Unfortunately, an estimated 500,000 babies in the United States are born prematurely, meaning they are born before the 37th completed week of pregnancy. This represents 1 in 8 babies, or 11%. According to the March of Dimes, hospital charges in 2003 for all infants totaled $36.7 billion, but nearly half of that—$18.1 billion—was for babies with a diagnosis of prematurity or low birth weight.
CARE THAT BENEFITS MOTHER AND CHILD
Meehan asserts that oral healthcare needs to be included with all of the other recommendations that are perceived as important for a healthy pregnancy, such as not smoking, not drinking, and being properly immunized. In fact, she notes that ensuring an expectant mother’s oral health is part of ensuring that she’s in the best possible health during pregnancy to help ensure the health of her child. In its 2001 “Oral Health and Pregnancy Position Statement,” the HMHB Coalition advocated increased awareness of, and support for, research regarding the possible association between periodontal disease and preterm, low birth-weight babies.
During pregnancy, elevated hormone levels have been associated with increased gingival inflammation, also called “pregnancy gingivitis.” When this occurs, having an additional cleaning during the second trimester or early third trimester may help pregnant women to avoid more involved periodontal problems.
Offenbacher, who was recognized several years ago by HMHB with a Special Impact Award in honor of his research, said the evidence is continuing to mount to suggest that mothers with periodontal disease or who develop pregnancy gingivitis are placing the fetus at risk for exposure to the infectious organisms. Therefore, he says, improving the oral health of these individuals remains a prudent exercise, is of real benefit, and may just improve the pregnancy outcomes, also.
However, Offenbacher also acknowledges that definitive studies to prove that treating periodontal disease reduces these risks have not yet been completed. Currently, the NIDCR is supporting 2 large, multicentered, randomized clinical trials to test the hypothesis that treating pregnant women will reduce the rate of preterm delivery.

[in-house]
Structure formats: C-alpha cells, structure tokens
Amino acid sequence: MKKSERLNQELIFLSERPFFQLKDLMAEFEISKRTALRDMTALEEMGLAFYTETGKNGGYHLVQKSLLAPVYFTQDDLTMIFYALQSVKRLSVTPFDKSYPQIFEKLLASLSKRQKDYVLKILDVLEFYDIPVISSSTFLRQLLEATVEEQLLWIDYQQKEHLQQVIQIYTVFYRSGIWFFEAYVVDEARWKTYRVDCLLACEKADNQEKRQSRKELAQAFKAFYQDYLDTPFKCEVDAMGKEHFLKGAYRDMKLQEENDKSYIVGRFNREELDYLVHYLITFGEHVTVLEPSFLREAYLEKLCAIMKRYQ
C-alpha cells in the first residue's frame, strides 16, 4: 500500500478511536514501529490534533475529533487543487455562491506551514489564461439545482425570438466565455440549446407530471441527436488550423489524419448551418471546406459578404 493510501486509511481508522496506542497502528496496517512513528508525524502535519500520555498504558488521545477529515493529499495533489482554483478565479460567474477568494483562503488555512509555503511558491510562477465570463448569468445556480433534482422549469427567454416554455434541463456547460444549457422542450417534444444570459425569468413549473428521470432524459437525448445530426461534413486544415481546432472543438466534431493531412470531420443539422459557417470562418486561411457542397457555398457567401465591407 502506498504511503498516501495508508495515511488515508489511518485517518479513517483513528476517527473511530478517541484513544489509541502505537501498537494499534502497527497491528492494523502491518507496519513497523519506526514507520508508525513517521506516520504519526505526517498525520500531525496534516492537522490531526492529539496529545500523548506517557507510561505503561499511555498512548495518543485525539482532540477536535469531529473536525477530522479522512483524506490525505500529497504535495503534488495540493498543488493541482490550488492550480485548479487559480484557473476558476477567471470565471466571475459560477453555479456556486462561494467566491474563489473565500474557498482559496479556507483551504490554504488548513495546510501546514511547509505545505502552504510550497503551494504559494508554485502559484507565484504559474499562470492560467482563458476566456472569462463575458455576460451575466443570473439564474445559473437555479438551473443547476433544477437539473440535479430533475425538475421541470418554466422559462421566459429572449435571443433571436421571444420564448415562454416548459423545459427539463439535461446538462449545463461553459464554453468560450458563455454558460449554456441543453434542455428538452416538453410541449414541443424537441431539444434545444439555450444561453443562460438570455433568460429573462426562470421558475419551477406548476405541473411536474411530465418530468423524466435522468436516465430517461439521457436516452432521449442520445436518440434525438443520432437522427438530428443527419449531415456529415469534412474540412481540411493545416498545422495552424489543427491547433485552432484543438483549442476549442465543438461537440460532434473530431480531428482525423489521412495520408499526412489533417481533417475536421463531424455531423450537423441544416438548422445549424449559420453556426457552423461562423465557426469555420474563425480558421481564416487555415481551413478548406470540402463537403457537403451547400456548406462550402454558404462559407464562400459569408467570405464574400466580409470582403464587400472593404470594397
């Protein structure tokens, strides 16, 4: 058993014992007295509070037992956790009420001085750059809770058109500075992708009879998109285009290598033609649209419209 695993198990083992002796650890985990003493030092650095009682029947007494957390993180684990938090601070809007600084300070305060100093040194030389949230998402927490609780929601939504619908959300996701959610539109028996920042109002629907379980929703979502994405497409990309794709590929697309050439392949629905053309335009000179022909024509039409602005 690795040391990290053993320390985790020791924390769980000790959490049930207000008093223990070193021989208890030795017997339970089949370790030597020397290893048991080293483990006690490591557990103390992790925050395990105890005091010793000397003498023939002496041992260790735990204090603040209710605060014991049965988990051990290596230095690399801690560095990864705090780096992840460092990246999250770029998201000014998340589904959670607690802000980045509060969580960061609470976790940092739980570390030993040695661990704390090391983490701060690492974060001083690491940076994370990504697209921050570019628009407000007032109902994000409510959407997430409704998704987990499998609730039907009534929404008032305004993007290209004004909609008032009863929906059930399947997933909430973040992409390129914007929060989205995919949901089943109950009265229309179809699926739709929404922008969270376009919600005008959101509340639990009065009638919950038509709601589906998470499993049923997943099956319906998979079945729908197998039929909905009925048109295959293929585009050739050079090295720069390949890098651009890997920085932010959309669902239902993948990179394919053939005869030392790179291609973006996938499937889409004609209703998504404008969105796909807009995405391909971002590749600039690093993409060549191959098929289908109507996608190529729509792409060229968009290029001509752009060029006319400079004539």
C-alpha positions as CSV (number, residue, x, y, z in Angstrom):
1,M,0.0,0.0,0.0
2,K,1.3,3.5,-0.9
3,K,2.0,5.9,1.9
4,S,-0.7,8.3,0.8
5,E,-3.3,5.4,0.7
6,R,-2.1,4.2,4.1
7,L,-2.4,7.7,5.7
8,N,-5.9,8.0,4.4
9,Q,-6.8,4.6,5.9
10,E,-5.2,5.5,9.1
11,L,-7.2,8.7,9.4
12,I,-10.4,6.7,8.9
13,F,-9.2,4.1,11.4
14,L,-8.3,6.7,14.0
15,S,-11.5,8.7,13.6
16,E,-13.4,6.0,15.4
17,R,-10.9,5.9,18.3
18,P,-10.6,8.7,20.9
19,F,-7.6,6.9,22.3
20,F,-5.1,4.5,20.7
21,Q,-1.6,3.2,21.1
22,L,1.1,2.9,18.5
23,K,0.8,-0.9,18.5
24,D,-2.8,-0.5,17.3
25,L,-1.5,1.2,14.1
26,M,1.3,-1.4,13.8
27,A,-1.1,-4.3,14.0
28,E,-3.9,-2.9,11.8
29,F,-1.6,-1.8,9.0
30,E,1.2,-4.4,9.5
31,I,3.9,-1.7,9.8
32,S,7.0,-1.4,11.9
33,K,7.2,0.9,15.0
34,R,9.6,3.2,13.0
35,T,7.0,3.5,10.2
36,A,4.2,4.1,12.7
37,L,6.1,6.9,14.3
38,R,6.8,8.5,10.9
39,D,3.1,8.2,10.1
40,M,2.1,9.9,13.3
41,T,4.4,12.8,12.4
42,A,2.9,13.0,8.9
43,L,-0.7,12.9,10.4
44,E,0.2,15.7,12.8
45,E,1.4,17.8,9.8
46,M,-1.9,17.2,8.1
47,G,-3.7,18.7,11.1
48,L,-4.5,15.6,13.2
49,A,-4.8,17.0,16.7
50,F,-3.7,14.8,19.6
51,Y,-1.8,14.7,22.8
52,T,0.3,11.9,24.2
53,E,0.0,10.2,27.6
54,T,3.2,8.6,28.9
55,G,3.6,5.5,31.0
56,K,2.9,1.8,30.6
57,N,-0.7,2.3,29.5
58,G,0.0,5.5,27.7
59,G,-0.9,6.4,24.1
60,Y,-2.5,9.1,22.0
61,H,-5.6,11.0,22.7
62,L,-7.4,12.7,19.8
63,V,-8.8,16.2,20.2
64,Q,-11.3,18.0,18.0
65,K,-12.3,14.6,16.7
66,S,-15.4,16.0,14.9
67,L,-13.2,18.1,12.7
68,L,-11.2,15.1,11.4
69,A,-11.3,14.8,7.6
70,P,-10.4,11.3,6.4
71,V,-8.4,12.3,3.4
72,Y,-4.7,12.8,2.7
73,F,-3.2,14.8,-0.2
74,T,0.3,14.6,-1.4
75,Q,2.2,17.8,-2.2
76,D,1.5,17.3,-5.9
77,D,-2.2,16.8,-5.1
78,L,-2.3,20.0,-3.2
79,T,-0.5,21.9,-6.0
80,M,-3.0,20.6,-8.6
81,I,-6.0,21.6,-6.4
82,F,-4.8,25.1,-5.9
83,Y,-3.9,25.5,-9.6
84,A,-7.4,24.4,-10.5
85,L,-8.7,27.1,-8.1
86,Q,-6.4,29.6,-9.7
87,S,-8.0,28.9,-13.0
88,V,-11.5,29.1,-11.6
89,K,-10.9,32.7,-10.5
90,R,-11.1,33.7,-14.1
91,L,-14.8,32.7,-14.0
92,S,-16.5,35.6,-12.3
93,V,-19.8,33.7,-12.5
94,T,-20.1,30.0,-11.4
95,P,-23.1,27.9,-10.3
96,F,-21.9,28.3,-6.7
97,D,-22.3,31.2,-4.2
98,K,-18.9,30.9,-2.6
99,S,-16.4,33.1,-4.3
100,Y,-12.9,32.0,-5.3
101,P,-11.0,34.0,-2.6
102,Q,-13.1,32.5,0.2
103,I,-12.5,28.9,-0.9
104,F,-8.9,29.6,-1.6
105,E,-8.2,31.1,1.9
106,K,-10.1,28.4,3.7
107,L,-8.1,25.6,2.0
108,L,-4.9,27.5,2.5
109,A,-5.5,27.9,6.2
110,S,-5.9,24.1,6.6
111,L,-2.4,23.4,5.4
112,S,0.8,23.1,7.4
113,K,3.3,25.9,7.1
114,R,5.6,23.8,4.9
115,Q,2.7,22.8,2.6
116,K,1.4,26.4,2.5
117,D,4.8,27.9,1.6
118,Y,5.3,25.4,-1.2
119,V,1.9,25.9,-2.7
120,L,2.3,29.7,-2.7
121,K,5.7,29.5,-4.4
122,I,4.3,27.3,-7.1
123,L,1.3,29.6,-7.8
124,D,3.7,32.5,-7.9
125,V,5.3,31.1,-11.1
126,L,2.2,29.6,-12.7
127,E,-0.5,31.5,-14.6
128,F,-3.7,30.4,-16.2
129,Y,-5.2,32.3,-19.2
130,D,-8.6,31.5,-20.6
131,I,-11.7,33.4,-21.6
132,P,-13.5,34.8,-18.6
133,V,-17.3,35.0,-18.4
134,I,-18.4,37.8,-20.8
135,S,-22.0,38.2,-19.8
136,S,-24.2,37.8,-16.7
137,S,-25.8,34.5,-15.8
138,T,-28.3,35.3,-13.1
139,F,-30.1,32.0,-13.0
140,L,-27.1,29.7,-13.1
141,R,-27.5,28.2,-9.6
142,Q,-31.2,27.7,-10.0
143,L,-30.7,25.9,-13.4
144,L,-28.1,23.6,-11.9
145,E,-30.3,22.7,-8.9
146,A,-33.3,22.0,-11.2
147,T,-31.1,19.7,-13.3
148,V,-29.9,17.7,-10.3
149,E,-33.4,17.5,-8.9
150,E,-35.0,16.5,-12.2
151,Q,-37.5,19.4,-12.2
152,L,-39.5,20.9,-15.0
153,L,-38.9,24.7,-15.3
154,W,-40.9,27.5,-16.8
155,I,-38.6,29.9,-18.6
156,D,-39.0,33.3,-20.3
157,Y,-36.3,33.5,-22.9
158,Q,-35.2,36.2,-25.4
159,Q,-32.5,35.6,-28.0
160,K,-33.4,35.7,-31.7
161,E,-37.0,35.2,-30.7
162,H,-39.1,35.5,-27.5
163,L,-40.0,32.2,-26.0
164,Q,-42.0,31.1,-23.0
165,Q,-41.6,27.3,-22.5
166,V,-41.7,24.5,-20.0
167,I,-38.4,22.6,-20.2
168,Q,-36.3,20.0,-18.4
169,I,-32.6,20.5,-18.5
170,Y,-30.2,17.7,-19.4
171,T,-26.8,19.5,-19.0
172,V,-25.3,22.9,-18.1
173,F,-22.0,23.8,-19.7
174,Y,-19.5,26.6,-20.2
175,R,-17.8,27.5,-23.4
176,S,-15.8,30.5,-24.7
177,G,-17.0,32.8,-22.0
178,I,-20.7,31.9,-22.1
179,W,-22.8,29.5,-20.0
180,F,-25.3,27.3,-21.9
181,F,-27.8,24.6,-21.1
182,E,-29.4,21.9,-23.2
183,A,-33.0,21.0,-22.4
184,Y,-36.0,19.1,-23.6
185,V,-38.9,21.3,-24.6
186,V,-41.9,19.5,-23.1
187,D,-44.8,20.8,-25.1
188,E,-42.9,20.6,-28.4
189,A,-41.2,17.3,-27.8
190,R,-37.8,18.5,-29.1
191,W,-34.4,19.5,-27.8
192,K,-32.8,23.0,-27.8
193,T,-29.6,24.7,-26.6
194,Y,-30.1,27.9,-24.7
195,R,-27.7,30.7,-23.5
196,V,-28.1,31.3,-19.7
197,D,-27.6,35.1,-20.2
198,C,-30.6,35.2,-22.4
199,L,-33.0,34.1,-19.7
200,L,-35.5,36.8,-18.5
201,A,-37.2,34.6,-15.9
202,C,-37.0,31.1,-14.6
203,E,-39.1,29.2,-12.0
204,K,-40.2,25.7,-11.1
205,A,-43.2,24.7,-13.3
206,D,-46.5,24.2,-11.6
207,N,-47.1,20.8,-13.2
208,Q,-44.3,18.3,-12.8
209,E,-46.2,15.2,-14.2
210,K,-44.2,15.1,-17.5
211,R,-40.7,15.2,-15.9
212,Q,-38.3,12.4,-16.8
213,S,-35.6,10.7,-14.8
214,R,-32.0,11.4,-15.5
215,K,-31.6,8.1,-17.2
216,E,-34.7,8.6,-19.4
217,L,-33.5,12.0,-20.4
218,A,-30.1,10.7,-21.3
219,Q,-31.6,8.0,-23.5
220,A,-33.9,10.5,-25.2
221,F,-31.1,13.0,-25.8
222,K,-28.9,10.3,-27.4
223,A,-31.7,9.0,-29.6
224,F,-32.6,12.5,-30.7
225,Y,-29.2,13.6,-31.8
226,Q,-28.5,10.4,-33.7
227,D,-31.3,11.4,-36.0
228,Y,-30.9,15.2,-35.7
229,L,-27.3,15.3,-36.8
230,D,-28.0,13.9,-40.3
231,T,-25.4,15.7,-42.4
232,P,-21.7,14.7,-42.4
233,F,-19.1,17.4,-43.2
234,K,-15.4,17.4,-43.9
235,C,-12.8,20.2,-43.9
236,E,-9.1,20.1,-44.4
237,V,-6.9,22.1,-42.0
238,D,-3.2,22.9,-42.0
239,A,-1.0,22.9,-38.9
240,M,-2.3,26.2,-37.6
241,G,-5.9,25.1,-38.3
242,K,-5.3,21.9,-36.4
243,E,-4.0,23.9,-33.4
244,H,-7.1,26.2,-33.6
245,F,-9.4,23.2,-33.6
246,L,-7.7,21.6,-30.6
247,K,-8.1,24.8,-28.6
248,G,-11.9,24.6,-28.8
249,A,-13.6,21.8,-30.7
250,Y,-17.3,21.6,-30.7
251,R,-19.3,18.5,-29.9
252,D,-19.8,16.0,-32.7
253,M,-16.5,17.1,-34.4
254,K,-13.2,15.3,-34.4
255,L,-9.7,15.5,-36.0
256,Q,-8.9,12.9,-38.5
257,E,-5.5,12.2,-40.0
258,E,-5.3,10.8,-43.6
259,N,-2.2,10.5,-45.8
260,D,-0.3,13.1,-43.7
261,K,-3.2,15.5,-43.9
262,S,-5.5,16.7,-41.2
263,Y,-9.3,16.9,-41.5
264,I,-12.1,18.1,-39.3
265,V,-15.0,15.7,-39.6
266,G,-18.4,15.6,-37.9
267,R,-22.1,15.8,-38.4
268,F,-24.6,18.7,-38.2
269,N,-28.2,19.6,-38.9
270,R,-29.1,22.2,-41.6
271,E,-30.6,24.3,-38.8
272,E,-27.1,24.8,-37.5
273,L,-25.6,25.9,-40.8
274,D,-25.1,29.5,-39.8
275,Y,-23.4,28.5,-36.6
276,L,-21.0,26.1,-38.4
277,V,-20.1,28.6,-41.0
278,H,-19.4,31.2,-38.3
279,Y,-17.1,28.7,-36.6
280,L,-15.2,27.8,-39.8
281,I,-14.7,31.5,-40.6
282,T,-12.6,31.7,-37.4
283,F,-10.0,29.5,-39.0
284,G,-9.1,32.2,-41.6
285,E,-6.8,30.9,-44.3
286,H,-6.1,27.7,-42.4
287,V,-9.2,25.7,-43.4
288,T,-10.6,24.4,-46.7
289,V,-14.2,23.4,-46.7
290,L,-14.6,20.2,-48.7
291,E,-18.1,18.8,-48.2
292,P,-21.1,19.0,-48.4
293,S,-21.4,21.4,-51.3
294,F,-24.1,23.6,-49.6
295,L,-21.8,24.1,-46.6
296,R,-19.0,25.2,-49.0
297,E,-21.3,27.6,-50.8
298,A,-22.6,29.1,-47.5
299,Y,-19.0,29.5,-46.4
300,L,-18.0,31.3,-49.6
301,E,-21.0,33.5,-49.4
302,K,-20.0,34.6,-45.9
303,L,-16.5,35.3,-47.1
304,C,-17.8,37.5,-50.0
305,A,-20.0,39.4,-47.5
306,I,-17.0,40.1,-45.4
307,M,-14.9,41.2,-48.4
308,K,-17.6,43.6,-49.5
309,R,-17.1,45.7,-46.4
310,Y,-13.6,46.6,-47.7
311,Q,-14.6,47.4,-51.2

“Early findings from 3 small randomized clinical trials have in fact shown benefits of therapy in terms of improving the mother’s oral health and in reducing the risk of preterm delivery,” he explained. “The potential for having a marked benefit on obstetric outcomes has tremendous implications for healthcare if it can be confirmed in larger studies.”
According to the March of Dimes, premature birth can lead to serious consequences for the baby and is the leading cause of neonatal death within the first month of life. In fact, premature babies are not just small, they are babies that have not yet finished developing. As such, premature birth can lead to lifelong health problems, including mental retardation, blindness or hearing loss, chronic lung disease, gastrointestinal problems, and cerebral palsy.
EVERY BIT HELPS
CIGNA executives note that many dental insurance companies provide coverage for scaling and root planing, as well as routine dental cleanings. However, CIGNA is the first to say specifically that pregnant plan members won’t have any financial burden or frequency limitations that might prevent them from obtaining the oral care treatments they may need.
“Covering this type of proactive treatment for expectant mothers is groundbreaking,” notes Meehan. “It goes beyond being family friendly and helps to ensure that every woman has the best possible chance at having a healthy baby.”
To help reinforce the message that oral care is an important part of prenatal care, resources are available for dental practitioners interested in taking a more proactive approach to caring for their patients that are of childbearing age and/or pregnant. Copies of the Fast Facts for Families brochure—produced by the HMHB Coalition and sponsored by Sunstar Butler—are available for dentists to use in their practices when discussing the importance of maintaining good oral health during pregnancy. The question-and-answer format makes the topic easy to understand and is intended to promote conversations with healthcare providers.
Additionally, Meehan encourages dentists to interact collaboratively with the patient’s obstetrician during her pregnancy so that both professionals can be aware of and responsive to any interrelated issues. Dentists need to know what stage of pregnancy a patient is in, and obstetricians need to be kept abreast of changes in the patient’s condition that the dentist notices, she said.
References & Resources
|The Fast Facts for Families brochure—produced by the HMHB Coalition and sponsored by Sunstar Butler—is available for dentists to use in their practices when discussing the importance of maintaining good oral health during pregnancy.|